As I type these thoughts, I have an overwhelming feeling of oddity. Sitting in my home office (which I hadn’t even established prior to this month) during regular business hours is clearly not my normal routine. But for many of us, it has become our new norm.
In our business, it is nearly unimaginable to think of building relationships—meaningful relationships—and sharing the mission of our organizations from behind a desktop, far from where that very mission happens and from our philanthropic partners who support that mission.
However, the one thing that provides me comfort is knowing that, through AFP, I have a community of fundraising experts who are experiencing this same situation alongside me. As fundraisers, we pride ourselves on networking and building strong relationships with each other. Now more than ever, we need to rely on that network that we built, perhaps unknowingly, for times exactly like this.
Since COVID-19 has taken hold of the world, I have heard (and uttered) many times the words: I have never experienced anything like this in my lifetime. But ironically, while we truly haven’t seen something exactly like this, many of us have used those words before. In Houston alone, we uttered those words in 2001 when Tropical Storm Allison deluged the Texas Medical Center and again in 2017 when Hurricane Harvey devastated much of the city.
But one of the first times I remember saying these words was on September 11, 2001. Amid the rubble of the twin towers, I found myself in a relatively new fundraising role with two very young twins (who are now home from college for the rest of the semester after being displaced by COVID-19) and serving as president for the Greater Houston Chapter of AFP. Over the next month, many of my colleagues and friends reached out—confused, shocked and understandably frozen, not knowing what to do next for philanthropy or how to move forward in their own lives.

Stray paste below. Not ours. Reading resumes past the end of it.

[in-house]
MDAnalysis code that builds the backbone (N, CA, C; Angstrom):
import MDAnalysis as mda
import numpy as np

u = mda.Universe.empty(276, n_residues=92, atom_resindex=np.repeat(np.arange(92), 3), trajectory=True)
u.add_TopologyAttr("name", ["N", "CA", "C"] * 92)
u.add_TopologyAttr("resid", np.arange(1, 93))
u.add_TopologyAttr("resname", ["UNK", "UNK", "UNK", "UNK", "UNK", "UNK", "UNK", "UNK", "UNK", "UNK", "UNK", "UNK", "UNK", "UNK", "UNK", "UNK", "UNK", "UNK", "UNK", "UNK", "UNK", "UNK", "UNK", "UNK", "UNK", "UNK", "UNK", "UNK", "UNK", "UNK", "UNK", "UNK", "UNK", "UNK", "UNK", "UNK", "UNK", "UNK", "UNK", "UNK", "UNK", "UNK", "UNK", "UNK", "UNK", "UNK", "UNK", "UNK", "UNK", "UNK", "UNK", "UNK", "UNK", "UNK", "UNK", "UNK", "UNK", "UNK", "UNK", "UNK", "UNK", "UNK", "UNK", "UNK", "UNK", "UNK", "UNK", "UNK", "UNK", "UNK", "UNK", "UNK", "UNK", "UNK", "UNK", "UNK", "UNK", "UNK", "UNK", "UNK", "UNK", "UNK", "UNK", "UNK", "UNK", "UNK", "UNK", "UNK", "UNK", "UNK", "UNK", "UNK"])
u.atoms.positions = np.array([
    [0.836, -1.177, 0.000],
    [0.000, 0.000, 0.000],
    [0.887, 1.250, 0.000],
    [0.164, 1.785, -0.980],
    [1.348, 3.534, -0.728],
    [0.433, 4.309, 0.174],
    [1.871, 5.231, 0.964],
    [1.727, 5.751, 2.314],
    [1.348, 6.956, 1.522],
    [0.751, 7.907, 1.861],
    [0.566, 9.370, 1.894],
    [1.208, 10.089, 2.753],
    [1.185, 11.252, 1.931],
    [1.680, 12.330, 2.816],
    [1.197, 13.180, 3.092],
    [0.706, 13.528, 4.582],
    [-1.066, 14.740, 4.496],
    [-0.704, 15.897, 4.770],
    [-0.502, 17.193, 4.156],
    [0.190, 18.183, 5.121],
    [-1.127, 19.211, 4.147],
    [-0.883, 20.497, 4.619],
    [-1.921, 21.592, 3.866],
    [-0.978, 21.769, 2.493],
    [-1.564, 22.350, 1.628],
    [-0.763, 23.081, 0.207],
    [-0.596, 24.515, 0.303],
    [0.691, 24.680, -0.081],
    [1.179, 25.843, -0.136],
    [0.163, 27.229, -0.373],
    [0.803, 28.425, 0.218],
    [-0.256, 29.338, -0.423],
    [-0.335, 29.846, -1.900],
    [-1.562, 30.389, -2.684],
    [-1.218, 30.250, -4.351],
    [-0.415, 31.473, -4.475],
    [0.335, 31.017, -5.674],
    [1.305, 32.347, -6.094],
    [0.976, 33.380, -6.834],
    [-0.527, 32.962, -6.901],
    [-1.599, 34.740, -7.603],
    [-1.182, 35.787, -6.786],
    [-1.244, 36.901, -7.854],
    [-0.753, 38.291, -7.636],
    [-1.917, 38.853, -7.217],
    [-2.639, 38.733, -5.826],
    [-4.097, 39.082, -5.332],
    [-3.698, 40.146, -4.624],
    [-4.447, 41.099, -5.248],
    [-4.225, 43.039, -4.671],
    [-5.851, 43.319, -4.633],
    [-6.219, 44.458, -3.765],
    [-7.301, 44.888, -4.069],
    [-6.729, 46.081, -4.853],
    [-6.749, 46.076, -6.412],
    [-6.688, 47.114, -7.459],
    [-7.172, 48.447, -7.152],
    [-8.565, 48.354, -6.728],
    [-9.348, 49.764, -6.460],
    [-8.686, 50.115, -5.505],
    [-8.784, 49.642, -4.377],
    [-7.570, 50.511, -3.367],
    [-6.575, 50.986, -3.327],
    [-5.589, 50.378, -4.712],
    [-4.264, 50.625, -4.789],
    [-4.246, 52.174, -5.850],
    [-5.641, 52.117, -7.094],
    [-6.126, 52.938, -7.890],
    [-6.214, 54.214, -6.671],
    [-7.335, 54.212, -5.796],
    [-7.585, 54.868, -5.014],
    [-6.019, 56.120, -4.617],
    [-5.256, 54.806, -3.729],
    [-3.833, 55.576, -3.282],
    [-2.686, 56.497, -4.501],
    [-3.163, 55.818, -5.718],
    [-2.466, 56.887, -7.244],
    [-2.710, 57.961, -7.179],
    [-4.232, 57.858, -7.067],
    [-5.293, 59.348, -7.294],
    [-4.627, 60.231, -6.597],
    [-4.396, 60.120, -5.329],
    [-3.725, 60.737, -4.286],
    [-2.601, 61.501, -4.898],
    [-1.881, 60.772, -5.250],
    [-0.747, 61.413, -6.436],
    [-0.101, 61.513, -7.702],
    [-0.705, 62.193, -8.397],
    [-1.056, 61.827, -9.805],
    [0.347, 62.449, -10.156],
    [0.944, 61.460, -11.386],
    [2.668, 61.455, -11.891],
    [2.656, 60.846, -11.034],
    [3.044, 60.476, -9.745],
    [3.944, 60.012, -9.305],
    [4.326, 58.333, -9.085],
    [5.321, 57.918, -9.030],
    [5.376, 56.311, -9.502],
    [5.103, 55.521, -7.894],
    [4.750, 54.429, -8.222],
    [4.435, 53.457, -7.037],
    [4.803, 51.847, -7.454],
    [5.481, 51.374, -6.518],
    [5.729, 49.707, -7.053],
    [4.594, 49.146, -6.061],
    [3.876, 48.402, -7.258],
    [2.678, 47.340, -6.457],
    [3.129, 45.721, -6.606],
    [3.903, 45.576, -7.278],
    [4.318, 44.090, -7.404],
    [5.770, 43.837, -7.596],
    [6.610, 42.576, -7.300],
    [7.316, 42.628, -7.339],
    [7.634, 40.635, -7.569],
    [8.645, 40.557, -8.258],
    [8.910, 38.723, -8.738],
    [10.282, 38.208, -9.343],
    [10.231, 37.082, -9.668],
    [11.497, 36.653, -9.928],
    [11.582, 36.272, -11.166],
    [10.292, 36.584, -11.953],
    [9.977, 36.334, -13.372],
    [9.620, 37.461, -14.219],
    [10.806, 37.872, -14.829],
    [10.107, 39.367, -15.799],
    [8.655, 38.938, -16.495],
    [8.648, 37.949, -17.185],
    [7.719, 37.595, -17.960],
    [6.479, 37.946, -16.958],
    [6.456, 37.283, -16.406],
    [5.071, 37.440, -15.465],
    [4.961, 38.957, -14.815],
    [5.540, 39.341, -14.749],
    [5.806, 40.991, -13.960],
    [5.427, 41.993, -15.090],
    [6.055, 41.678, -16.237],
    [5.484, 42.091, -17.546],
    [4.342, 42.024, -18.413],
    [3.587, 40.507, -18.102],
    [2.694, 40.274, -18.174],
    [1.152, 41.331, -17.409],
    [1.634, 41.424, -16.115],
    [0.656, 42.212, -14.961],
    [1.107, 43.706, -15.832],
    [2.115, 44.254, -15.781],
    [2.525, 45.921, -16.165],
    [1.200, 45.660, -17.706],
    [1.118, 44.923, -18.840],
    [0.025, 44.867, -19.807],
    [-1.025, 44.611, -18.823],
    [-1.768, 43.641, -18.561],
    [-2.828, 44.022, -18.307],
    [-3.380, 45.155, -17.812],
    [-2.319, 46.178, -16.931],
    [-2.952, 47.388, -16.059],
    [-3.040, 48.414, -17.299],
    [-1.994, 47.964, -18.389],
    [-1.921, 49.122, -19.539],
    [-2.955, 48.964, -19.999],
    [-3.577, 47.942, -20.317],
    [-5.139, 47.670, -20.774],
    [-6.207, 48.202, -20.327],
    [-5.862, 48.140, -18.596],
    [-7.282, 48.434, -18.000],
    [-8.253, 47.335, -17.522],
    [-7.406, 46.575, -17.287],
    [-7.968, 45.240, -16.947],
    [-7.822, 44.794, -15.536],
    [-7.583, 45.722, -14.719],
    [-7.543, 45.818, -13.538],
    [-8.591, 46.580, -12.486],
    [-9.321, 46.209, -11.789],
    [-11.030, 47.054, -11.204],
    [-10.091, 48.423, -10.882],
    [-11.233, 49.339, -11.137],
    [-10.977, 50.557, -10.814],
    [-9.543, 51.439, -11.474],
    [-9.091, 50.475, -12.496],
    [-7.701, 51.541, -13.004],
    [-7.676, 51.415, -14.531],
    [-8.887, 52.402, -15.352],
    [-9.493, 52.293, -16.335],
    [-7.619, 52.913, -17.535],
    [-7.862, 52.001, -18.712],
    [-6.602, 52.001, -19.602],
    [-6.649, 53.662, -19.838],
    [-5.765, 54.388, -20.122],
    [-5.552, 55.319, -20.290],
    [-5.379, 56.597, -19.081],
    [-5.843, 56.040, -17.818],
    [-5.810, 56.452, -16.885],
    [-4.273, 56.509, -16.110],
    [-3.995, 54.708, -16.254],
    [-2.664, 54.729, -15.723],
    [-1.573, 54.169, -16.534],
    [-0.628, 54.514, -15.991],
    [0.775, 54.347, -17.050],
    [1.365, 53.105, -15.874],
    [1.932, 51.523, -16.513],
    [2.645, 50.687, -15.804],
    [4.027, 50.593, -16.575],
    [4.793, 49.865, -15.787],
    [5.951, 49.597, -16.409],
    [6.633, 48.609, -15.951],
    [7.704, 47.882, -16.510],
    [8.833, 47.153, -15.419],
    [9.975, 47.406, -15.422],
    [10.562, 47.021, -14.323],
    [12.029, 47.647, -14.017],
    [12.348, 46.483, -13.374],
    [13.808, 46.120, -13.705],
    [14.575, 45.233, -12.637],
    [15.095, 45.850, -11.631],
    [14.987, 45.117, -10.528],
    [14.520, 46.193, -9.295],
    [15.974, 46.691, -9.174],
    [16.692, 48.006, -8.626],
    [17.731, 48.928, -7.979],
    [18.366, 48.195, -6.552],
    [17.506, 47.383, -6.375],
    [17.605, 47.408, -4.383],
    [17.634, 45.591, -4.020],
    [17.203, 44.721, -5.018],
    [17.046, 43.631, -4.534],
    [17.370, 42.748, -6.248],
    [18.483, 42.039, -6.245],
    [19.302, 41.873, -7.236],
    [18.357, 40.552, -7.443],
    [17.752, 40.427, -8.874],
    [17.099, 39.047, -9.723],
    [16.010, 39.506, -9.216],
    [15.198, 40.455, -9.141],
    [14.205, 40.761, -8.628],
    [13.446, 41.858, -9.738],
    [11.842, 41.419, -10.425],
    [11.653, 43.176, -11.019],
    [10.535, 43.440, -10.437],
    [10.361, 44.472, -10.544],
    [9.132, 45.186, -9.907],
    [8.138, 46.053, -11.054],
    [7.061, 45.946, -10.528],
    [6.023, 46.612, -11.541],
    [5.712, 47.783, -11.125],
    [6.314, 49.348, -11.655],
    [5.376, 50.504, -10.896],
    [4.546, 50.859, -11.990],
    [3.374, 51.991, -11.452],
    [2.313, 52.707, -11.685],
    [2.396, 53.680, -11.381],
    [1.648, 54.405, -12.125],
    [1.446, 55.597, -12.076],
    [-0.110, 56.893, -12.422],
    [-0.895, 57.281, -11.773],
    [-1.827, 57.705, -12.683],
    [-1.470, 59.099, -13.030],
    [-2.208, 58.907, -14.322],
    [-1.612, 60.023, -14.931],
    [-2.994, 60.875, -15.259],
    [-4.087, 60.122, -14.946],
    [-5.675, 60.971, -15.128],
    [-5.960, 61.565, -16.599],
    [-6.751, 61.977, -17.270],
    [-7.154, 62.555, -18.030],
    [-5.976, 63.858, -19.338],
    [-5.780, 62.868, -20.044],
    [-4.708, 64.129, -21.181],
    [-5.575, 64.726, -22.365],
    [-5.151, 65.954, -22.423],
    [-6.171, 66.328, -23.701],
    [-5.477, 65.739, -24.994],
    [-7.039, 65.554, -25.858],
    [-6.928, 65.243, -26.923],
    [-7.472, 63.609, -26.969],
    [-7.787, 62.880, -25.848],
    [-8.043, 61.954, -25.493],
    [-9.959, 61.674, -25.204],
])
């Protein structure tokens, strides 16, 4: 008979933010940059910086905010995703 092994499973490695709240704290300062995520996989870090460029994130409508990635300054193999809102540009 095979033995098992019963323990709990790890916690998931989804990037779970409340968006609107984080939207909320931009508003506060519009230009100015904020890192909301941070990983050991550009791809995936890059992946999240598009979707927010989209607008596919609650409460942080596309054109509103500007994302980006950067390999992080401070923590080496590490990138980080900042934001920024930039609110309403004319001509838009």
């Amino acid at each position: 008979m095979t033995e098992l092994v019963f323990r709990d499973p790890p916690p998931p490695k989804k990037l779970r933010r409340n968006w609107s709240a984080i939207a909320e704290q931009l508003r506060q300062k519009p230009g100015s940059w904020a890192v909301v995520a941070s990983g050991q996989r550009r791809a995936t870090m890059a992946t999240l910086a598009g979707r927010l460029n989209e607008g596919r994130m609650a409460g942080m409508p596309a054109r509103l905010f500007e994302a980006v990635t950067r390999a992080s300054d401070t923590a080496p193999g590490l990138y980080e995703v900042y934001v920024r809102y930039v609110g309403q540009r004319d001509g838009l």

What we did as a chapter, though, was come together for a discussion. While we all had so many questions (and far too few answers), what we did have was the opportunity to brainstorm about next steps and to share experiences and ideas. And this left us with something immeasurably good. We felt like everything would be alright on the other side of all this.
Flash forward nearly 20 years. Each of us has made incredible progress and positively influenced our organizations in ways we could never have imagined. That in itself is remarkable.
I would encourage us all, in this time of uncertainty, to come together (this time virtually) and utilize our AFP networks to learn from each other, to share with each other and to comfort each other. We will make it through this. We will continue to move our missions forward. And we will continue to make remarkable advancements for our organizations through philanthropy.
I am thinking of each of you and your families as we navigate our new norms together.
All my best,
Kevin J. Foyle, CFRE
Vice President for Development & Public Affairs, UTHealth
Chair-Elect, AFP Global
Past President, AFP Greater Houston Chapter, 2001